The Common Good

The Matriarchal Blessing

With Mother’s Day just around the corner, I’ve been thinking about the matriarchal blessing—the moment when an old woman, staring death in the eye, communicates to a 

Photo via LaVonne Neff
Photo via LaVonne Neff

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younger female relative or friend that life is good and love is eternal.

As far as I know, the only mention in the Bible of an older woman blessing a younger woman is when Elizabeth says to her young, unwed, pregnant relative Mary: “Blessed are you among women, and blessed is the fruit of your womb” (Luke 1:42). Elizabeth probably wasn’t the matriarch of her family, and she wasn’t about to die, but her Spirit-inspired words were still similar to a matriarchal blessing. She welcomed the new life growing in Mary, and her loving hospitality surely must have given courage to the baffled young mother-to-be.

The more typical matriarchal blessing, however, is a deathbed event (think of Isaac blessing Esau and, inadvertently, Jacob; or Jacob blessing his own sons and grandsons).

“The last time I saw my mother alive was very, very special,” my friend Kathleen told me. Her mother, who was 90 years old, had been declining from Alzheimer’s disease for several years. “She was trying to talk about something but couldn't make words that were comprehensible, so she just decided to go to sleep. She must have napped for about a half hour. I stayed with her and held her hand. Her skin was so transparent that I wondered if she would die right then. But no. She woke up and squeezed my hand, and we had a chance to tell each other how much we loved each other. It was one of the best times I ever had with my mother.”

Kathleen and her mother exchanged very few words that day, but the message of love and continuity was clear. And sometimes the blessing is given with no words at all.

A week or so before my wedding date, my 91-year-old grandmother was taken to the hospital. She was not in pain, but she seemed to be in a coma. The doctors said she was dying. “Should I postpone the wedding?” I asked my parents. “No,” they said, “she would want you to go ahead.”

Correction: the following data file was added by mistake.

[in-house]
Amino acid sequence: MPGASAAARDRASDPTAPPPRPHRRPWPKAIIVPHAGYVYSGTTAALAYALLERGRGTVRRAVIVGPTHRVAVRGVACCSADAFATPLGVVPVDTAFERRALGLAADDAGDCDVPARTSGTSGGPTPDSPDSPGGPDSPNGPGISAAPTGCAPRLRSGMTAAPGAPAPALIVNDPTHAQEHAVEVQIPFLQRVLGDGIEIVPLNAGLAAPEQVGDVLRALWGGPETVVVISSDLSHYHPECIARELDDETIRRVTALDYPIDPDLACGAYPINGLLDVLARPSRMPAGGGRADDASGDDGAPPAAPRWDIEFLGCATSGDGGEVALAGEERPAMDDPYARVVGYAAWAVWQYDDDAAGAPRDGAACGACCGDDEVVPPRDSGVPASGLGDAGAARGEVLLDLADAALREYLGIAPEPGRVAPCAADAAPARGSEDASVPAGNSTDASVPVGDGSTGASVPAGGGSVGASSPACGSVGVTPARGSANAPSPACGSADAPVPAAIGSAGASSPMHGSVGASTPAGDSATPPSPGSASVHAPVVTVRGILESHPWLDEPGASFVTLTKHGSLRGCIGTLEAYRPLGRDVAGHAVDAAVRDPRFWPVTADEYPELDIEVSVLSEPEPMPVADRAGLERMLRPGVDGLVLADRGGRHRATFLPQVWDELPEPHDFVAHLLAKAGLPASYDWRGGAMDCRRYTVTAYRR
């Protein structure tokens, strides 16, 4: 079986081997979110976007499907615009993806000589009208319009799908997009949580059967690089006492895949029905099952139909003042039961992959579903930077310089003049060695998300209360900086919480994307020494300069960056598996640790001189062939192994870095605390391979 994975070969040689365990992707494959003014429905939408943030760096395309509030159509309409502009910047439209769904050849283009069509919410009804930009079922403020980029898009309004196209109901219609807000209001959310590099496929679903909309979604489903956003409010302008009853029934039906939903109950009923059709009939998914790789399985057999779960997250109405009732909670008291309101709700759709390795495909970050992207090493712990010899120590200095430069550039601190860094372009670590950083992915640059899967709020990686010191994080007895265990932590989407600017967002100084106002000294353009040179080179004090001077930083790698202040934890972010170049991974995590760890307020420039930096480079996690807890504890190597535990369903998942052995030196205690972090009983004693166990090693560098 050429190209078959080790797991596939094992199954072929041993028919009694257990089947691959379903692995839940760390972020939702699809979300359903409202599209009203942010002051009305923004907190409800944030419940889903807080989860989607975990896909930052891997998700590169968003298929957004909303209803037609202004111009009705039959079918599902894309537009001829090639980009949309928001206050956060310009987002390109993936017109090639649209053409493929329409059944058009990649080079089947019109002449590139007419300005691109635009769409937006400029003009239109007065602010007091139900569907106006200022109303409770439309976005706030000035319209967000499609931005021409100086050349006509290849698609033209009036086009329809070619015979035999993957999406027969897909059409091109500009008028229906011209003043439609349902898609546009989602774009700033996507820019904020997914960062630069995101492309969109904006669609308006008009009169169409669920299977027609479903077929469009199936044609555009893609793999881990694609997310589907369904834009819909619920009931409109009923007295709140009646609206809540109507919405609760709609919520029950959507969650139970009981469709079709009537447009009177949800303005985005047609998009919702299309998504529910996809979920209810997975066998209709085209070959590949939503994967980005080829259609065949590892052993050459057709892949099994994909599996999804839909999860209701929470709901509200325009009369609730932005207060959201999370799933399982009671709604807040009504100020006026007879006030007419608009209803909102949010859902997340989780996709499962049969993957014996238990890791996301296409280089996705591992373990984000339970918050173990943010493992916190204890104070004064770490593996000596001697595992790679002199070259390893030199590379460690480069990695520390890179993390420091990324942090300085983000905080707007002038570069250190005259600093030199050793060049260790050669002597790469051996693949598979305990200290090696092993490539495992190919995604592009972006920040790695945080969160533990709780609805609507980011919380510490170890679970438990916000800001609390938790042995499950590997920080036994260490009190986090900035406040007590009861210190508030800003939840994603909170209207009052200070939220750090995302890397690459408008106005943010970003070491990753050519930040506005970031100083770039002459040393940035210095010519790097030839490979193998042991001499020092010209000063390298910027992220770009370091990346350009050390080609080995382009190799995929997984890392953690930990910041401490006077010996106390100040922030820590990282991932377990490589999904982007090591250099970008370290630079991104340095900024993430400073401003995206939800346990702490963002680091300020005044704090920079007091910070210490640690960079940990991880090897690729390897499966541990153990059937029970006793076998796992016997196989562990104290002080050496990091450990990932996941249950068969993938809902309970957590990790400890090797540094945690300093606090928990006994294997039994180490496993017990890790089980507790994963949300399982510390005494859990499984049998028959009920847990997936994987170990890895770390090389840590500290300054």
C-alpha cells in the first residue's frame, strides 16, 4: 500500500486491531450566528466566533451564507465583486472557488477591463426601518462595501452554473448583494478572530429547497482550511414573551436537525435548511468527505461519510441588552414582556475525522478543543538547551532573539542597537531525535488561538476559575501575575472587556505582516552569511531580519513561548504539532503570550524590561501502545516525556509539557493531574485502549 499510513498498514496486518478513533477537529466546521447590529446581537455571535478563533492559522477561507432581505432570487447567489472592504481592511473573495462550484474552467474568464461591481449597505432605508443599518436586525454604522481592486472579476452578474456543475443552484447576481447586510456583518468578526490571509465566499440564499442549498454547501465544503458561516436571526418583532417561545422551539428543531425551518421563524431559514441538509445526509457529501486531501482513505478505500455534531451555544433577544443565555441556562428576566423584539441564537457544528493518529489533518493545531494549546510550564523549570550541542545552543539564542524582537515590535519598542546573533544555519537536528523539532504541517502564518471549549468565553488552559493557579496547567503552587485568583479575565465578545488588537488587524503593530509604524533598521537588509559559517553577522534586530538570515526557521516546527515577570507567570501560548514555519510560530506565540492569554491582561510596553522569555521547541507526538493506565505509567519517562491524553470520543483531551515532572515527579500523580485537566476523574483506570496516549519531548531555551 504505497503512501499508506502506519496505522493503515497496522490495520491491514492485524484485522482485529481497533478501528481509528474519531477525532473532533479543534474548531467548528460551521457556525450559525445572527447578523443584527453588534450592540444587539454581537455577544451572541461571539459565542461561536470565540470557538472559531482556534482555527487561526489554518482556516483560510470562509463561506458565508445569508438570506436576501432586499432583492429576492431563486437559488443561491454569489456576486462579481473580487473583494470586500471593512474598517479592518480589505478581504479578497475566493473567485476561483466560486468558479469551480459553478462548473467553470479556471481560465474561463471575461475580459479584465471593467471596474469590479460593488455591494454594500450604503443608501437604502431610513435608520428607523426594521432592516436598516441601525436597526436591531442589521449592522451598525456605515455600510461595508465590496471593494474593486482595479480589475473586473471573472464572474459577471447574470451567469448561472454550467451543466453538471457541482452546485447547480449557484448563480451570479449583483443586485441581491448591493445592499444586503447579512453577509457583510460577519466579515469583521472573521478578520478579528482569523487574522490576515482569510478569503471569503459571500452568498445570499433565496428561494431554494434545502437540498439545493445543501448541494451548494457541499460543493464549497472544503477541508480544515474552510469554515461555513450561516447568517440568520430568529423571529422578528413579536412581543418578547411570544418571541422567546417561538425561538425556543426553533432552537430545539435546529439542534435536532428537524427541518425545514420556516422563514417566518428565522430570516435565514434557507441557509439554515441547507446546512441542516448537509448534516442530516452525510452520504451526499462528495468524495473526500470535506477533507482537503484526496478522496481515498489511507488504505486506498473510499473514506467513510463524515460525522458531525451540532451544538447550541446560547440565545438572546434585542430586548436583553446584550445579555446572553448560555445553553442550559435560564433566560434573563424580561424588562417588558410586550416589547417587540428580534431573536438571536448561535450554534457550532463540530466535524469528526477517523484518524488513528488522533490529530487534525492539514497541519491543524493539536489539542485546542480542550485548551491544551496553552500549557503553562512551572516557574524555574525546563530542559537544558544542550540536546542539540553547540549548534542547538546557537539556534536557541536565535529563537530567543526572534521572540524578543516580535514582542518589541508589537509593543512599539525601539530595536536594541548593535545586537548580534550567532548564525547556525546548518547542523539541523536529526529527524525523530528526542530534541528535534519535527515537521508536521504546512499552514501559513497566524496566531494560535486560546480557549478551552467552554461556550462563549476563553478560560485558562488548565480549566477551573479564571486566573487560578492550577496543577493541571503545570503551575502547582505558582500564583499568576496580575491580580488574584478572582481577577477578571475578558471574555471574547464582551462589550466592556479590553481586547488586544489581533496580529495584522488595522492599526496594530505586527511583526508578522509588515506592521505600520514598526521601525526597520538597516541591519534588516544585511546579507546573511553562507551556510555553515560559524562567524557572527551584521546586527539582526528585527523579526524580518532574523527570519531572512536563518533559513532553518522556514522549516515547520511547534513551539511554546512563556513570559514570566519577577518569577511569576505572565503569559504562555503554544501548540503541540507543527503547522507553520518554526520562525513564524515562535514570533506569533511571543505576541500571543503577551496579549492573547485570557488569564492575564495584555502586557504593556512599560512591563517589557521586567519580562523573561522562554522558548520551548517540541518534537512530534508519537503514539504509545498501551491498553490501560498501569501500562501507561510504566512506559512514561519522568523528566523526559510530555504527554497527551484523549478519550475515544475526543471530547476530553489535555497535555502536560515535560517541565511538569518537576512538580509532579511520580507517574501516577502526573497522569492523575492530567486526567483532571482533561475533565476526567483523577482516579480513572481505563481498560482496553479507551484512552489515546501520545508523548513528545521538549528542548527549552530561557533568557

A few days before the wedding, I visited Grandma in the hospital. I took her hand, wondering if she sensed I was there. I spoke, wondering if she could hear. “Grandma,” I said, “I’m going to get married on Sunday.” She opened her eyes, pushed herself up on her elbows, and gave me a great big smile. I knew without a doubt that she had just given me her blessing.

My grandmother died about three weeks later, in April. Almost exactly 27 years after her death, my first grandchild was born. When Katie was five weeks old, she met my 85-year-old mother, her great-grandmother, for the first and only time. Mother had been suffering for six years with dementia. For more than a year, following a series of small strokes, she had been unable to speak. I visited her at the nursing home nearly every day, but it was impossible to know if anyone was at home behind her sad, blank eyes.

On Mother’s Day, four of us gathered in her room to honor her: me, my two daughters, and Katie. Mother was sitting in her recliner, and Molly carefully laid Katie on her lap, arranging Mother’s arms around the baby since Mother was unable to arrange them herself. (The picture at the beginning of this post shows my mother with her great-granddaughter.) Molly stepped back to look at the exhausted old woman cradling the healthy new baby—and suddenly Mother bent her head down and planted a kiss on baby Katie’s forehead.

That was a matriarchal blessing beyond all hoping.

Mother died quietly the following month. Katie is now a teenager. Life is good, and love is eternal.

LaVonne Neff is an amateur theologian and cook; lover of language and travel; wife, mother, grandmother, godmother, dogmother; perpetual student, constant reader, and Christian contrarian. She blogs at Lively Dust and atThe Neff Review.

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